Sylmar Spartans see Granada Hills Charter Highlanders as competition in many ways. They battle for students, and even though this is the first year Sylmar has added “charter” to its name, the school population dipped to about 2,000 students.
“I think the lunchtime incident last year scared some of the new students away,” Lee said. “That is a shame.”
Nunez started teaching at Sylmar seven years ago when the student population was nearly 3,000. He recalled how the school faced major issues after losing grants and major funding. Then Lee was transferred to the school, and they started working in smaller learning communities.
“It was a high-stress time with a lot of changes,” Nunez said. “But now we are working together with a lot of collaboration and looking at data to see how we can improve. Ideally, we want to get 100 percent to be meeting standards. That’s a goal, I don’t know how realistic it is with limited resources, but it is a goal we are striving toward.”
Ires Moxley noted how her 16 fellow English teachers have a greater sense of collaboration in the three years she has taught at the school. Their regular meetings and sharing best practices helped with the improved test scores.
“I was very excited and very happy when the scores came out,” Moxley said. “We laid the foundation for the students, and I’m elated that it paid off.”
They are teaching students how to write using the Toulmin Method, and that helped in the essay part of the exams.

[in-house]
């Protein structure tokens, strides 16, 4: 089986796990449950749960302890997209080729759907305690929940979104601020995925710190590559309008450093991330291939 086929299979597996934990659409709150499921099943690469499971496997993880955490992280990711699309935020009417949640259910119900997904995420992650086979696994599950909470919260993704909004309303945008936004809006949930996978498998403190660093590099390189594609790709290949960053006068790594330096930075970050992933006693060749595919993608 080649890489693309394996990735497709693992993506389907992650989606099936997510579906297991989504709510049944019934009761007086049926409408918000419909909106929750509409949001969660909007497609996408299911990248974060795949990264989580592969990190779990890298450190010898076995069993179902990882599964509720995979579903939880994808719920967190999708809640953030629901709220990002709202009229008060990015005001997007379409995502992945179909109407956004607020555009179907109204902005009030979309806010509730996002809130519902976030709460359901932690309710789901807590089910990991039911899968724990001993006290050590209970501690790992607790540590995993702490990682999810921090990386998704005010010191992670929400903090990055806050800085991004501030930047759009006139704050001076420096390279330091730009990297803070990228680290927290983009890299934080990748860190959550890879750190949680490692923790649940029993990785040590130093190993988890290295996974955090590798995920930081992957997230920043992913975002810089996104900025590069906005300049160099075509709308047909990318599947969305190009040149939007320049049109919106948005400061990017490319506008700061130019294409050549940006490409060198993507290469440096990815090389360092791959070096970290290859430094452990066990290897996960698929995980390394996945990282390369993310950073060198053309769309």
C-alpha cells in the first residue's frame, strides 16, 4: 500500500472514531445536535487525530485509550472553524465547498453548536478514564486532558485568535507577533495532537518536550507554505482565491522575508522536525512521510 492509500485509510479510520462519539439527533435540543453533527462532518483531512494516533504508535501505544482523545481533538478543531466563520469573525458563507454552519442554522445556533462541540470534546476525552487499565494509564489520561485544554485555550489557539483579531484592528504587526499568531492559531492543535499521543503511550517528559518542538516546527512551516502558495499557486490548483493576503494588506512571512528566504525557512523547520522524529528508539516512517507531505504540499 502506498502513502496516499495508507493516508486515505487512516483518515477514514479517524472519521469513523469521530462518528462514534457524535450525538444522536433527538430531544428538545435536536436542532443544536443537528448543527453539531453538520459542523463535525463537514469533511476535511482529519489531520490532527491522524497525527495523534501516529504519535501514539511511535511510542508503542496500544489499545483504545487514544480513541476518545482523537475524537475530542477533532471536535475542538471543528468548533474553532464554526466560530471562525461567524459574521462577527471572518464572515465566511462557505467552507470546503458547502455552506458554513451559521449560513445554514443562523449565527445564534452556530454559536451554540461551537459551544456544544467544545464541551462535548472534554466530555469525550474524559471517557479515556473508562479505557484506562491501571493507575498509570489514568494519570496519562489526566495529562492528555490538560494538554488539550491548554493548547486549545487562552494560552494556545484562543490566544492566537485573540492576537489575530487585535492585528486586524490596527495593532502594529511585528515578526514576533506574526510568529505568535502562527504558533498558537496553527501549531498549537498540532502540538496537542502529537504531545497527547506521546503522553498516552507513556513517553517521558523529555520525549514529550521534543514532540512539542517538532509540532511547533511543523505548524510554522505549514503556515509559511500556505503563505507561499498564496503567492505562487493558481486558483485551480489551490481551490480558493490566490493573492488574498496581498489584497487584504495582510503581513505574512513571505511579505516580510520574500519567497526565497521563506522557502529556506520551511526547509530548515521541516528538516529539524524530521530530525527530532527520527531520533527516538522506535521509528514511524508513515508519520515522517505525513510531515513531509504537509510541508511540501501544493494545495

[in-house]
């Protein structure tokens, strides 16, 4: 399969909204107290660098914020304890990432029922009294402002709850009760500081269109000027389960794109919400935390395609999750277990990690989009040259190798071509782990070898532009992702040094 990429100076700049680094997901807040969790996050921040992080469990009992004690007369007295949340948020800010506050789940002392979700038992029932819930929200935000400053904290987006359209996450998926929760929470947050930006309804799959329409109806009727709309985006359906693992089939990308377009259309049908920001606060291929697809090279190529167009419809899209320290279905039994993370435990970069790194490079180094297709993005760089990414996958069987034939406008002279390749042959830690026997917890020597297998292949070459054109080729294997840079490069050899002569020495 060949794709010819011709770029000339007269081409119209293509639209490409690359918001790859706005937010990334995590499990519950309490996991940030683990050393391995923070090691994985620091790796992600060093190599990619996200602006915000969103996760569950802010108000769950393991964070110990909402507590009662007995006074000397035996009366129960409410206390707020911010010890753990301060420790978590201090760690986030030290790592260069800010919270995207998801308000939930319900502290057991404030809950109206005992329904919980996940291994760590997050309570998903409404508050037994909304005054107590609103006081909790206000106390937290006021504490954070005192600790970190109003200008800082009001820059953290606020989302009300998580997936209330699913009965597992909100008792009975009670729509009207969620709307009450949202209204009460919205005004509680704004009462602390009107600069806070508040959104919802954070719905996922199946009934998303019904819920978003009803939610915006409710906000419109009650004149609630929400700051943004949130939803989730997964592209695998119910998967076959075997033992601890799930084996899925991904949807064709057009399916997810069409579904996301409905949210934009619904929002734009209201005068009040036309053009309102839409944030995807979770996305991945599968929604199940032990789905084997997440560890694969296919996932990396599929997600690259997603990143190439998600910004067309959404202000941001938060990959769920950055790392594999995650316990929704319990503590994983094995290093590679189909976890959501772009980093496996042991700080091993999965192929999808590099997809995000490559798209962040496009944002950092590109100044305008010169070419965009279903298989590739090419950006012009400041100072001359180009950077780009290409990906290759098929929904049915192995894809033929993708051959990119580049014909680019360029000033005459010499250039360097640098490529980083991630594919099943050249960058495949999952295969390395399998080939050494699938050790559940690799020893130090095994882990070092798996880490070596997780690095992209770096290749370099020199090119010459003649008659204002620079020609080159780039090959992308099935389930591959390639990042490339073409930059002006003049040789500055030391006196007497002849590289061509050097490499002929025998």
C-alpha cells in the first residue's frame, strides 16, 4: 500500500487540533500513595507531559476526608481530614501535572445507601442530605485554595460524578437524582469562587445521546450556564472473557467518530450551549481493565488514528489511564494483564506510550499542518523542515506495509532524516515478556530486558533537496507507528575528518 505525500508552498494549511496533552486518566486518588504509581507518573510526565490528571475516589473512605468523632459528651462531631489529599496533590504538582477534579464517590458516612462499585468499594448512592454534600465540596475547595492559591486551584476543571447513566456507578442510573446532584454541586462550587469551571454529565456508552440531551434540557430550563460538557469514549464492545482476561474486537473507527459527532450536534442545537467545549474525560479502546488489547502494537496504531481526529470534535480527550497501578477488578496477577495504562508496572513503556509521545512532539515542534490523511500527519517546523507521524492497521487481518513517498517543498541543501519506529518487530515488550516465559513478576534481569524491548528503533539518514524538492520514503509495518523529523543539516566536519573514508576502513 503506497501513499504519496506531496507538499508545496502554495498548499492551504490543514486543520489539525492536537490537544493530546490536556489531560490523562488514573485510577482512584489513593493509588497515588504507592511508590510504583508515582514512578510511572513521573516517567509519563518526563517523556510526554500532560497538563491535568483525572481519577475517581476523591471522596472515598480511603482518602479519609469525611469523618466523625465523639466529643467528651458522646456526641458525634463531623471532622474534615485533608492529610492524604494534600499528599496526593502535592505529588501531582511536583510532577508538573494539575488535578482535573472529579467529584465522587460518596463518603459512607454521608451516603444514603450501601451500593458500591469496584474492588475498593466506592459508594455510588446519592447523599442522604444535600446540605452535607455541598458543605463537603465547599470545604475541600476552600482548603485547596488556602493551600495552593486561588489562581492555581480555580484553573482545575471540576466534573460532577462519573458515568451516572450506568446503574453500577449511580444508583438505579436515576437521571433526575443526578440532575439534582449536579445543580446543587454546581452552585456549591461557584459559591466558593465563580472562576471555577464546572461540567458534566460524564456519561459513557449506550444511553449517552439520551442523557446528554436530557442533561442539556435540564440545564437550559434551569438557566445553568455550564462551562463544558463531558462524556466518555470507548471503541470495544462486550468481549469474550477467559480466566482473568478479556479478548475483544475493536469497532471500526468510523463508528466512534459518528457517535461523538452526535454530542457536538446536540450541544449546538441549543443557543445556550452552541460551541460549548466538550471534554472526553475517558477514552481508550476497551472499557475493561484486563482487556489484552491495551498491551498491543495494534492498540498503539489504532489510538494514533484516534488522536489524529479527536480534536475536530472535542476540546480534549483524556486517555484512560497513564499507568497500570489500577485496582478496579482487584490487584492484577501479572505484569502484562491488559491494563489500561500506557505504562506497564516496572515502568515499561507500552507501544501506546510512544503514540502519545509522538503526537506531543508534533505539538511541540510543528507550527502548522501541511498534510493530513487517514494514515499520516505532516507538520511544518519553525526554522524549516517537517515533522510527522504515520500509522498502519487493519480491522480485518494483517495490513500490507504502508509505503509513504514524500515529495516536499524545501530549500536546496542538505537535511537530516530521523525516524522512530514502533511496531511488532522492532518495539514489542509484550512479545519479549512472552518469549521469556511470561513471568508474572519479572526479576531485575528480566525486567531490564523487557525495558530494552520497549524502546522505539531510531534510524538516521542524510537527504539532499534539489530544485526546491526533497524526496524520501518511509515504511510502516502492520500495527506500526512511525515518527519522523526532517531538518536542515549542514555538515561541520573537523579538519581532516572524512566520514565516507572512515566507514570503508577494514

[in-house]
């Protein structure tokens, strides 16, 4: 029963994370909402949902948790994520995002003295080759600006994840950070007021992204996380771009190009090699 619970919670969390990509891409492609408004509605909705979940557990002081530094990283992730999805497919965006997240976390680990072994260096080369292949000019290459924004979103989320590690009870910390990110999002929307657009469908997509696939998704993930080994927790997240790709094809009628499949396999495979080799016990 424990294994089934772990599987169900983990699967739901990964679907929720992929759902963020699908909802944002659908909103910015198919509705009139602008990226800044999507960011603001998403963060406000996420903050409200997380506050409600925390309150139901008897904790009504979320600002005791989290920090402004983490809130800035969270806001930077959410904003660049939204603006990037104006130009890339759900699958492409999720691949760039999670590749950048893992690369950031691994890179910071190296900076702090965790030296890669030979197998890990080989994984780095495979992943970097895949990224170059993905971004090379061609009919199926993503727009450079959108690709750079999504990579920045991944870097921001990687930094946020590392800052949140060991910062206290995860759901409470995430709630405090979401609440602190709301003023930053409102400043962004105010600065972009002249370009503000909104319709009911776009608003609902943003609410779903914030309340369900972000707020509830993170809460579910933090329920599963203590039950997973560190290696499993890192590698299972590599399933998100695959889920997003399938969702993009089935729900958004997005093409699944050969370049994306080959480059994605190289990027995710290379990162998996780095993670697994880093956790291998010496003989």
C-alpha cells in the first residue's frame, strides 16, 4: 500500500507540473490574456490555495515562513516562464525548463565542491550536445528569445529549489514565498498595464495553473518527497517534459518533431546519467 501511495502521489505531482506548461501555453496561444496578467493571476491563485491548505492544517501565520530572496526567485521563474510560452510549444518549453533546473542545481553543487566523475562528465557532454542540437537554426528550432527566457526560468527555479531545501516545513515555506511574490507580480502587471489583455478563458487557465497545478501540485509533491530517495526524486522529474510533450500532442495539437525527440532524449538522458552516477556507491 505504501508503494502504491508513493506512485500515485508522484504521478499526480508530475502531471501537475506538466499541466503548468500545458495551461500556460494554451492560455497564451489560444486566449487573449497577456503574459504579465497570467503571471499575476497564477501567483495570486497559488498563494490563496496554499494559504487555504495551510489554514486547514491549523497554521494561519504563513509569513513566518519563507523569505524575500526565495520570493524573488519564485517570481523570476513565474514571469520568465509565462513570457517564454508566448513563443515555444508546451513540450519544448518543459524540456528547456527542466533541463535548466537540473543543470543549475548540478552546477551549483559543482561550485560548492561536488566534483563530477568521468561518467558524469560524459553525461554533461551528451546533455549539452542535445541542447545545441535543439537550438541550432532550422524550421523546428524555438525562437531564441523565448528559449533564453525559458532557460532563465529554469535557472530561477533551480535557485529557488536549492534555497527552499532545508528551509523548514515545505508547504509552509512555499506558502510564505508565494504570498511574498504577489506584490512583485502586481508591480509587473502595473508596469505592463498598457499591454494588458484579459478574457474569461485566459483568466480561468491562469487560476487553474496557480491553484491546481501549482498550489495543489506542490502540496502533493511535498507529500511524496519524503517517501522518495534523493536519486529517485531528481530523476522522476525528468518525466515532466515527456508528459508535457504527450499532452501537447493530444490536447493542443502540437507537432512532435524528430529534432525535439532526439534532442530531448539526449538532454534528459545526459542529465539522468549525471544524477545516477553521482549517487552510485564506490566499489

“We increased the opportunities to write and that helped with the testing,” Moxley said. “As soon as they come in to class we encourage academic discussions and if they can speak academically you can write it.”
Teachers incorporate writing with science, math, history, language and other classes. “With our emphasis on writing, it helps develop reading and listening and creates the building blocks so they can learn on their own,” Moxley said.
When the brawl happened, Moxley treated her students like a strict mom. She wanted to know if any of the students were distracted or bothered by the incident, but she talked it out with them and shut the door to the disturbances outside and got them focused.
“The kids just wanted normalcy, and the SBAC got them focused again,” Moxley said. “They were truly resilient and knew that this was important to them and their future. And we’re all on board with that.”
Every morning, the principal holds a meeting with his team of assistant principals at 8:30 in his office to discuss issues around the campus. The administrators are involved with three different committees involving teachers, students and parents that are working on the marketing and promotion of the school and its programs.
“I never thought I would be involved in the marketing of the school, but that is something we are learning to do now,” Lee said. Their school is now open to enrollment throughout the district, but they want to make the school attractive to their feeder schools too, and not lose too many students to independent charters or private schools.
Sylmar’s first-ever promotional event is taking place this Saturday, Oct. 15, from 10 a.m. to 1 p.m. billed as a Town Hall and Resource Fair. It will offer a chance to connect with the local Neighborhood Councils and Neighborhood Watch groups, and the school will be all out to promote its programs.
Next year, Lee’s teachers plan to increase their test scores again.
Would another lunchtime “incident” help?
“Oh no, no please, not that again!” Lee smirked. “It would be nice to know what our test scores would do without something like that going on in the middle of the testing.”